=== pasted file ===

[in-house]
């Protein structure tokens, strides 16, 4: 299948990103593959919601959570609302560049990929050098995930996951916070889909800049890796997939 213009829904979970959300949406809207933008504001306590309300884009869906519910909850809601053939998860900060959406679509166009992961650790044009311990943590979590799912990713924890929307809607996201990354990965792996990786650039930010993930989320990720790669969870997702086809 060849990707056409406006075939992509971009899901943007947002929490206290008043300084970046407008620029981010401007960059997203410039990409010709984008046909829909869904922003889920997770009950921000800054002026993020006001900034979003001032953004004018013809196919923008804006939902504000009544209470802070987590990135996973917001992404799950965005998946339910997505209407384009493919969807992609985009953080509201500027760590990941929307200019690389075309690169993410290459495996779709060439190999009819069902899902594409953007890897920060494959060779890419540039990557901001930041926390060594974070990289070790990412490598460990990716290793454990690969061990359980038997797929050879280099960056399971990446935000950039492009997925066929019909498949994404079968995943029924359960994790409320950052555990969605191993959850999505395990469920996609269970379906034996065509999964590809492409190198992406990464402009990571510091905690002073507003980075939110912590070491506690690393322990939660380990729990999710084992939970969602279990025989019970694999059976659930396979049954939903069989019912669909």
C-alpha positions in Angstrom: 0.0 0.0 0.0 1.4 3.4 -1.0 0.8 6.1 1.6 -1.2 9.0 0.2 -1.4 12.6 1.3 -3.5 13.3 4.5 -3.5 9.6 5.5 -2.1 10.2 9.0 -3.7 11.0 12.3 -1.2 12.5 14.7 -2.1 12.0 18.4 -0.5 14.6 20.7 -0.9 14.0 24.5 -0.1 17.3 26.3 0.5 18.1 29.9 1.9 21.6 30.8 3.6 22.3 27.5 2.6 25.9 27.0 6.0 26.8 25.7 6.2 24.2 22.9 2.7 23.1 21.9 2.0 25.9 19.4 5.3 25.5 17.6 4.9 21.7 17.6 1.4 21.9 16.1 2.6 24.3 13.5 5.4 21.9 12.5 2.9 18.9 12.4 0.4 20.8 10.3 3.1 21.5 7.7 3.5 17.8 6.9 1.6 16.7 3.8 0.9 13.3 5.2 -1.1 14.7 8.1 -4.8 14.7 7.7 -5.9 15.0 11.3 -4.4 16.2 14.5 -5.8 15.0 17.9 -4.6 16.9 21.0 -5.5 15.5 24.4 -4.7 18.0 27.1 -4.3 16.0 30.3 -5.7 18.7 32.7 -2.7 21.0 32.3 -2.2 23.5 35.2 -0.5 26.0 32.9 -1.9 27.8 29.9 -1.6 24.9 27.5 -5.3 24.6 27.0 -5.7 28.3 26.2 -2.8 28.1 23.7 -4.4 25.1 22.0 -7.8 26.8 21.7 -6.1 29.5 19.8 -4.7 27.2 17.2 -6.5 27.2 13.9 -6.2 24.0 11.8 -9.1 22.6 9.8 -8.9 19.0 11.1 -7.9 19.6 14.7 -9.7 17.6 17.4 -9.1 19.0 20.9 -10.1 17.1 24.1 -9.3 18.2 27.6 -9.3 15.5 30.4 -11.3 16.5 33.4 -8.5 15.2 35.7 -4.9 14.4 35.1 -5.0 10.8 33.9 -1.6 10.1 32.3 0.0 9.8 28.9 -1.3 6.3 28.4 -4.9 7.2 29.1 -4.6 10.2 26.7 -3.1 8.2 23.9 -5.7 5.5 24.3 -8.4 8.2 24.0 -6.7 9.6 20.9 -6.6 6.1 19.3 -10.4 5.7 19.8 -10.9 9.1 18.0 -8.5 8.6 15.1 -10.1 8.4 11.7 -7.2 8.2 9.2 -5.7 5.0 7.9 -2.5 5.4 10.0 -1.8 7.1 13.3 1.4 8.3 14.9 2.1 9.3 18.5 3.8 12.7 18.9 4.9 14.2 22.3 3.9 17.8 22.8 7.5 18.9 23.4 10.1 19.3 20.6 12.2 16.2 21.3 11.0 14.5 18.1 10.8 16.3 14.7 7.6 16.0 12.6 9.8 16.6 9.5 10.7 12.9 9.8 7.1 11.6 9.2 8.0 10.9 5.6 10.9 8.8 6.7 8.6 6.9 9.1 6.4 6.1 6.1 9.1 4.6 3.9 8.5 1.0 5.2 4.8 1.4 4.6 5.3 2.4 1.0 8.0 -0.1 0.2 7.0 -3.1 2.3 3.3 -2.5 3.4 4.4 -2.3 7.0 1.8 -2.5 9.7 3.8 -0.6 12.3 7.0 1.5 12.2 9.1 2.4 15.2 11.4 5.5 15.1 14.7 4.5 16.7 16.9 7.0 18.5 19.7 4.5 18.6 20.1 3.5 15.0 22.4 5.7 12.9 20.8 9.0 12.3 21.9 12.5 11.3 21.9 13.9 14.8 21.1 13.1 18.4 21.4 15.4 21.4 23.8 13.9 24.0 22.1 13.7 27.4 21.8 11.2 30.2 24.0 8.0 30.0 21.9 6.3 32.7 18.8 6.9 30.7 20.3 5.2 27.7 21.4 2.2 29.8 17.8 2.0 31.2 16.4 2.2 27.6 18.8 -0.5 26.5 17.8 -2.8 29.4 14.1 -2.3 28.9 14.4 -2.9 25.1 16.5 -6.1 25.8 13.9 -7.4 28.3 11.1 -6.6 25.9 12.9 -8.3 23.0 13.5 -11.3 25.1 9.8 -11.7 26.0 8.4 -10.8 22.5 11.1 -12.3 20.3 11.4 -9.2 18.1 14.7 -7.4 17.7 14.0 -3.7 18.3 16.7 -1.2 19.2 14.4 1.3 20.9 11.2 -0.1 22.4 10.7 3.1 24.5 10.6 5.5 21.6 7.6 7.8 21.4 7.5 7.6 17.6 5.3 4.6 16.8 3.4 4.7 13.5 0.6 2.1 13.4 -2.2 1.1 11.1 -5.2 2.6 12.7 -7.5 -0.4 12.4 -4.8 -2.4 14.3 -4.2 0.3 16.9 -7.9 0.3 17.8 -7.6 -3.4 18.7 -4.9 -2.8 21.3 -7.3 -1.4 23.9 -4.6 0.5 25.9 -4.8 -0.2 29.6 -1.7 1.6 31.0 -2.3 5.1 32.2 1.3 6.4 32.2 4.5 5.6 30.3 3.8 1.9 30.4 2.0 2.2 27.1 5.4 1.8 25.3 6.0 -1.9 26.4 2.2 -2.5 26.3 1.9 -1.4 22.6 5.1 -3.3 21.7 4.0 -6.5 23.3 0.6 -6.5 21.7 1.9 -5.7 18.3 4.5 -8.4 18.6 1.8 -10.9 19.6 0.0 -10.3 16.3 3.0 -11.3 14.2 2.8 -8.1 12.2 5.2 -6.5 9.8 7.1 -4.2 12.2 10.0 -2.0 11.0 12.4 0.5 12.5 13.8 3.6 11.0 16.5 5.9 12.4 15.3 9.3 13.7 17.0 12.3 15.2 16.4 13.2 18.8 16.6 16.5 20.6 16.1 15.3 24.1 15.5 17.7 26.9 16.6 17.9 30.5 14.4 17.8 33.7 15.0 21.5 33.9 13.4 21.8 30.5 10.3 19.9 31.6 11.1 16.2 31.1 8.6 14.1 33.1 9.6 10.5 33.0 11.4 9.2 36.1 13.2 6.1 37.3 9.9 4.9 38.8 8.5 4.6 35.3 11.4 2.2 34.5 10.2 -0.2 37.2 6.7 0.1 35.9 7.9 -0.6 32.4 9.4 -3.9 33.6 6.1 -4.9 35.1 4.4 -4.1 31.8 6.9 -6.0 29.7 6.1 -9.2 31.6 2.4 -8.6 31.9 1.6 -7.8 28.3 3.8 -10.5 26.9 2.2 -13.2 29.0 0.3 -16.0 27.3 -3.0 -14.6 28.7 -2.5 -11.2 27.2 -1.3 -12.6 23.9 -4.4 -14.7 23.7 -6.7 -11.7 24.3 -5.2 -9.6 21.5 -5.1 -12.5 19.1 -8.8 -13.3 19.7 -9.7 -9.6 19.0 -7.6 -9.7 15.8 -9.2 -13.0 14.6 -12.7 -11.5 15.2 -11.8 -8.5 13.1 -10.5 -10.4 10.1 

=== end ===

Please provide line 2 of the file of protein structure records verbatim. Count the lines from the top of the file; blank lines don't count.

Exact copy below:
């Protein structure tokens, strides 16, 4: 299948990103593959919601959570609302560049990929050098995930996951916070889909800049890796997939 213009829904979970959300949406809207933008504001306590309300884009869906519910909850809601053939998860900060959406679509166009992961650790044009311990943590979590799912990713924890929307809607996201990354990965792996990786650039930010993930989320990720790669969870997702086809 060849990707056409406006075939992509971009899901943007947002929490206290008043300084970046407008620029981010401007960059997203410039990409010709984008046909829909869904922003889920997770009950921000800054002026993020006001900034979003001032953004004018013809196919923008804006939902504000009544209470802070987590990135996973917001992404799950965005998946339910997505209407384009493919969807992609985009953080509201500027760590990941929307200019690389075309690169993410290459495996779709060439190999009819069902899902594409953007890897920060494959060779890419540039990557901001930041926390060594974070990289070790990412490598460990990716290793454990690969061990359980038997797929050879280099960056399971990446935000950039492009997925066929019909498949994404079968995943029924359960994790409320950052555990969605191993959850999505395990469920996609269970379906034996065509999964590809492409190198992406990464402009990571510091905690002073507003980075939110912590070491506690690393322990939660380990729990999710084992939970969602279990025989019970694999059976659930396979049954939903069989019912669909």